Meditation on Radhanath Swami’s Book – The Journey Home Book
At the Bombay festival, a gigantic pandal, tent was erected and over 25,000 people attended the programme, eager to hear from the guru. Richard was seated at the rear end of the pandal. Richard saw the guru call over one of his disciples and spoke in his ear. The disciple then gazed into the massive crowd, signaled someone to come up onto the stage, but when nobody came, he finally came down and walked right up to Richard. He smilingly told Richard, “Srila Prabhupada wants you to sit with him on the stage.” Richard was stunned that of the thousands, Srila Prabhupada had picked on him to sit next to him.
As Srila Prabhupada spoke, Richard heard a voice within his heart proclaim, “This is your guru.” But the mind couldn’t accept, and a battle ensued between the mind and the heart. His mind won and he dismissed the idea that he was ready to choose a guru. After the lecture Richard extended his hand to touch Srila Prabhupada’s feet. A disciple tried to stop but Srila Prabhupada gently spoke that he could touch his feet. Meanwhile the other Western disciples of Srila Prabhupada became good friends with Richard but he was still fearful of a commitment. During one class, Richard felt Srila Prabhupada’s eyes penetrating into the depths of his soul, and silently urging him not to waste his precious time, for Krishna was waiting for him. Richard trembled:
“It is said that a saintly person is so pure that he or she acts like a spotless mirror. When we come in the presence of such a mirror-like soul, we can see both the beauty and ugliness of our inner life. Our faith and doubts, virtues and sins, strengths and weaknesses are revealed. It is both a joyful and painful experience, one that I had in the presence of Srila Prabhupada.”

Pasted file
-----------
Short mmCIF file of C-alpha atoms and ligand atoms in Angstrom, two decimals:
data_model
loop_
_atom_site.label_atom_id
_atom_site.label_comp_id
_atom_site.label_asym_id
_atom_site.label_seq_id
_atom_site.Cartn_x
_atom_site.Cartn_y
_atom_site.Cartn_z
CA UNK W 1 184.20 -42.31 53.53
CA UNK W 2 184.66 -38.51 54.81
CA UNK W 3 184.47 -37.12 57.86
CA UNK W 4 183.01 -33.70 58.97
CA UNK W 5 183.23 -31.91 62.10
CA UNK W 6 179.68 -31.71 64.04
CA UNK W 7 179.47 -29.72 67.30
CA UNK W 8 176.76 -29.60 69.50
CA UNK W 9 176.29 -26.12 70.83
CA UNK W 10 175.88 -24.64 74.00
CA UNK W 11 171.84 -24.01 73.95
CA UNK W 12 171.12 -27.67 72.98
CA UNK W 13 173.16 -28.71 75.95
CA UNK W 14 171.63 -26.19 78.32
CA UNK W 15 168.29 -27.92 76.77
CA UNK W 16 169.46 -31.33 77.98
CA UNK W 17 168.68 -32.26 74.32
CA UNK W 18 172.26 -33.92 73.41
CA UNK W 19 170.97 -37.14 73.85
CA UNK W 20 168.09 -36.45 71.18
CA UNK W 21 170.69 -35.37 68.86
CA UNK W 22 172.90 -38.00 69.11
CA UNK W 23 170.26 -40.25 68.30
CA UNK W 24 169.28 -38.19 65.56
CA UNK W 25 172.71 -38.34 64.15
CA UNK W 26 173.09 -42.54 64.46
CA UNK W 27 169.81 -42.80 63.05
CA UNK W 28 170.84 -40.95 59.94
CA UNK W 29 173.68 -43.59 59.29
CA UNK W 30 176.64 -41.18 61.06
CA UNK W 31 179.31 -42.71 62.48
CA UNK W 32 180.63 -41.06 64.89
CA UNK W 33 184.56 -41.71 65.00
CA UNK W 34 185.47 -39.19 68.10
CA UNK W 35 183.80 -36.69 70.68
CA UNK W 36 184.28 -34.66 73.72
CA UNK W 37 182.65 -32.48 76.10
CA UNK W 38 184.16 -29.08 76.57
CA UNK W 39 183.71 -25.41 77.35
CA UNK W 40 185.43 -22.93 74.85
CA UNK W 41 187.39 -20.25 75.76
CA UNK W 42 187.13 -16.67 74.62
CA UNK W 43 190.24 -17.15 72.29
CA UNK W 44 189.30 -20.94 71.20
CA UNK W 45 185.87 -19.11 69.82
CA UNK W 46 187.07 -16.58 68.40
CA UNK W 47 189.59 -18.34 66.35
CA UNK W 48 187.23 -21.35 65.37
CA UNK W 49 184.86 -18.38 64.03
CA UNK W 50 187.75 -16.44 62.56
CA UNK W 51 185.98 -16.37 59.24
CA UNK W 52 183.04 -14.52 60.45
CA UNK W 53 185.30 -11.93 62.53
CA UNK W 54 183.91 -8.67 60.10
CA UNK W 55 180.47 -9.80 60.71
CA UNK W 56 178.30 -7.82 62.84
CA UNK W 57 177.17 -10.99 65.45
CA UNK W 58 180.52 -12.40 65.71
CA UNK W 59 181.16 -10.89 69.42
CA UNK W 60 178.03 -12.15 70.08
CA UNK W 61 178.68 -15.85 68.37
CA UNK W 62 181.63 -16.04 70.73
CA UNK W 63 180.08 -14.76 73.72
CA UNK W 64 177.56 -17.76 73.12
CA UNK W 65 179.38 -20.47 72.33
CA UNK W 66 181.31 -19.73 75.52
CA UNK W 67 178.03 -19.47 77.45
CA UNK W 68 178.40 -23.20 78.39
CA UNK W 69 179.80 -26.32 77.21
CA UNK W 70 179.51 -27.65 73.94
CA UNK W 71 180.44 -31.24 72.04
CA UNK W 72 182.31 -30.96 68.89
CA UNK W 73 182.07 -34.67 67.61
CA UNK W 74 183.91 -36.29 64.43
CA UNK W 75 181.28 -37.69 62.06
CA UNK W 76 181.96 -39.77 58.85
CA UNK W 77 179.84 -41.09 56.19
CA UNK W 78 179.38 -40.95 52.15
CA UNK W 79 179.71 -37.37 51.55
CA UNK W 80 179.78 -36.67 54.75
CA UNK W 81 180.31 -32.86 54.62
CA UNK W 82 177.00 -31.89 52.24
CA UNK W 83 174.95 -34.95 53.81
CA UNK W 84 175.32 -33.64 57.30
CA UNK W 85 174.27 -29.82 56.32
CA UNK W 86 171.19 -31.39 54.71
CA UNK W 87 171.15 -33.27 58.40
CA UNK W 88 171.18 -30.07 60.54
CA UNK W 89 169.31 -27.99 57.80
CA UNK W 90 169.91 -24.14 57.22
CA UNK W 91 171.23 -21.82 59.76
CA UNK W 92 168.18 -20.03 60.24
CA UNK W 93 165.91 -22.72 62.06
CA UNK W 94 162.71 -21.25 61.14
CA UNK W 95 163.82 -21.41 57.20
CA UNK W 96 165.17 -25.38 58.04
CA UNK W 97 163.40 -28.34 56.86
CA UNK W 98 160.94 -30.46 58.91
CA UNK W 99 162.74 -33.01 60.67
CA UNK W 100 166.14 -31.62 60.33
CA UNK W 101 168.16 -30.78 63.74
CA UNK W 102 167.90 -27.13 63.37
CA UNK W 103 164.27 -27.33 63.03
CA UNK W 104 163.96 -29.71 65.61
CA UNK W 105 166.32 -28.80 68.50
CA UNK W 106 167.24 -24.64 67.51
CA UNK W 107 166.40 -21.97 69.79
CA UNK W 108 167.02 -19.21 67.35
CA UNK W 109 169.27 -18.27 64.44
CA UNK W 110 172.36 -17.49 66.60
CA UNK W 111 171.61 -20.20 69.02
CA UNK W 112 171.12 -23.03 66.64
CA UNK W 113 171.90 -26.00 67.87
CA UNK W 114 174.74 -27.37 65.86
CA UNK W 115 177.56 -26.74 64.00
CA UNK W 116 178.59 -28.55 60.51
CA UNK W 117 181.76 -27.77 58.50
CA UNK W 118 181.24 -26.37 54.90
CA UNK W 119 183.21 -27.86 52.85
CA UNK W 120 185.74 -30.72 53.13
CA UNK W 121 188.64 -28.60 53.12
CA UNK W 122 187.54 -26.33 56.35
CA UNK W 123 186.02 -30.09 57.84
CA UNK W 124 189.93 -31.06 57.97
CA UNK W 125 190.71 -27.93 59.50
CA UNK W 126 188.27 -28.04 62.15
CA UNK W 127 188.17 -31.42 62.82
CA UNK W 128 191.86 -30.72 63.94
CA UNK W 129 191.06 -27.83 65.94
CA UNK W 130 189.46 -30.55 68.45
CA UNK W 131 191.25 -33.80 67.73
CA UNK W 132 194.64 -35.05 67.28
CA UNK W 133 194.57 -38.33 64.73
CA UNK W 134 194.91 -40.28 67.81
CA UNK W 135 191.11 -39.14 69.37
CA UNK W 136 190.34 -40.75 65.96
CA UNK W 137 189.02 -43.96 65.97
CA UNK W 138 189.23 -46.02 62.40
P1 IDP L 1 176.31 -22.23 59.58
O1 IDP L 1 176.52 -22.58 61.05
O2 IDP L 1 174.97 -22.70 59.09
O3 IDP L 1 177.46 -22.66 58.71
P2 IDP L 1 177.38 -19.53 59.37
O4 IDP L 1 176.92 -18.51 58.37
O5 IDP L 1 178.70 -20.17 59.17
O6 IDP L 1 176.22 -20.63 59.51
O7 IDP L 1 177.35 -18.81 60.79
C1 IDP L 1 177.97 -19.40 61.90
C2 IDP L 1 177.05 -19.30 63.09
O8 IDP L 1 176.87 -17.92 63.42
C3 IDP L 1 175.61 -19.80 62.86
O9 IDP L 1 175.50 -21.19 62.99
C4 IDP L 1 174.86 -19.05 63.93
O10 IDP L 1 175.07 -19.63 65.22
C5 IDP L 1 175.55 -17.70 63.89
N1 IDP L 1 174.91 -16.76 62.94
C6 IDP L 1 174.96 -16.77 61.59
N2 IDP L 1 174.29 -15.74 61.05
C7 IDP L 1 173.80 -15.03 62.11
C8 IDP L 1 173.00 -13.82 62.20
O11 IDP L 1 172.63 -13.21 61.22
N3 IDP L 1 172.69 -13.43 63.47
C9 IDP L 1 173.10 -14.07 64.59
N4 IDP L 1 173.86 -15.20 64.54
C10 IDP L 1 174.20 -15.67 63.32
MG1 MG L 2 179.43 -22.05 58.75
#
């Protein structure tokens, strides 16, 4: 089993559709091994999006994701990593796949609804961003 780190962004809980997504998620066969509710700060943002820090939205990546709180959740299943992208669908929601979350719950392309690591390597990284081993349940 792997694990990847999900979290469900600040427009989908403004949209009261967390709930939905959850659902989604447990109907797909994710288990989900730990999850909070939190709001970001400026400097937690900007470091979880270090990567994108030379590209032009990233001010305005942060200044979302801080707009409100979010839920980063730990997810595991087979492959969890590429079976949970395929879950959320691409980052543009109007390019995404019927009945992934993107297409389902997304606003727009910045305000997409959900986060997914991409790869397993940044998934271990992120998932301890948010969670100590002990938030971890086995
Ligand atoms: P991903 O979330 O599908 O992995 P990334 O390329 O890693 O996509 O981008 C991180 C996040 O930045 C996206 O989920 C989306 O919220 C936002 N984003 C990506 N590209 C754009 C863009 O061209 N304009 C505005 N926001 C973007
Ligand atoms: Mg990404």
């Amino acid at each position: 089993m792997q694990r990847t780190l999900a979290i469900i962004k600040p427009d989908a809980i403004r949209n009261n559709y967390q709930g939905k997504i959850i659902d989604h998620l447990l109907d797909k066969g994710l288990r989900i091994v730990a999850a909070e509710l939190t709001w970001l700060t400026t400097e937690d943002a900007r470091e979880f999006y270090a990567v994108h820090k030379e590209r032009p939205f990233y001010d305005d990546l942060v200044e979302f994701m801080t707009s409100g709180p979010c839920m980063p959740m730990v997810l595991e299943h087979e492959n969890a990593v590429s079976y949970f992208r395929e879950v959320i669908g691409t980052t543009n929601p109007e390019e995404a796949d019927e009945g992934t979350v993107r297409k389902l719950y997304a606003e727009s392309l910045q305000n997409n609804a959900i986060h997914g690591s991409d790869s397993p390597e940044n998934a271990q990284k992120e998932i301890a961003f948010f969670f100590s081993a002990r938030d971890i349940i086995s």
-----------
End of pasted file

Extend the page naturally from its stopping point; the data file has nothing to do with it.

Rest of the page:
Although the association of a saint fills our heart with spiritual joy, it also positively disturbs. A true saint doesn’t flatter his followers with platitudes. While he exudes warmth and affection, he also speaks the harsh truth of life, some of which may be unpalatable for the ego. The ego fears that commitment to a spiritual path may restrict our freedom. Radhanath Swami narrates the example of an uncleaned room. A room that isn’t cleaned for years may be dirty, and an attempt to clean the room only raises more dirt. However, if the cleaner persists, the room will become attractive for a person to stay. Similarly, a genuine well wishing guru attempts to clean the heart of a disciple. The process appears painful, but if the seeker persists and allows the transcendental instructions of the guru to enter his consciousness, the room of the heart once again illuminates and attracts God to reside in the heart. A God centered life then fills our lives with freedom and happiness.
The pain occurs in the initial days of our spiritual life because we hear the special position of God and our position in the cosmos as inconsequential. A genuine guru teaches that God is indeed special and we are insignificant only to the extent we are disconnected from God. A soul that endeavors to reestablish the relationship with God becomes special, and he or she then experiences a level of happiness that transcends ordinary bodily pleasures.
Radhanath Swami cites the example of a finger which is insignificant when separated from the body. However when connected to the hand, it has a special place. A screw when separated from the machine is useless but when reconnected enjoys a unique function. Likewise, separated from the Lord, no endeavors in this world can actually make our lives significant. In a loving relationship with God alone, we can be blissful. Besides, prayerful contemplation on our insignificance compared to the all great Lord and His numerous servants, makes us humble. This humility softens our heart and captures God’s heart. Radhanath Swami enlightens us, “A spiritual approach to life that is based on humility and service transforms even unknown servants to glorious recipients of Lord’s love and mercy.” Richard was one such special recipient.
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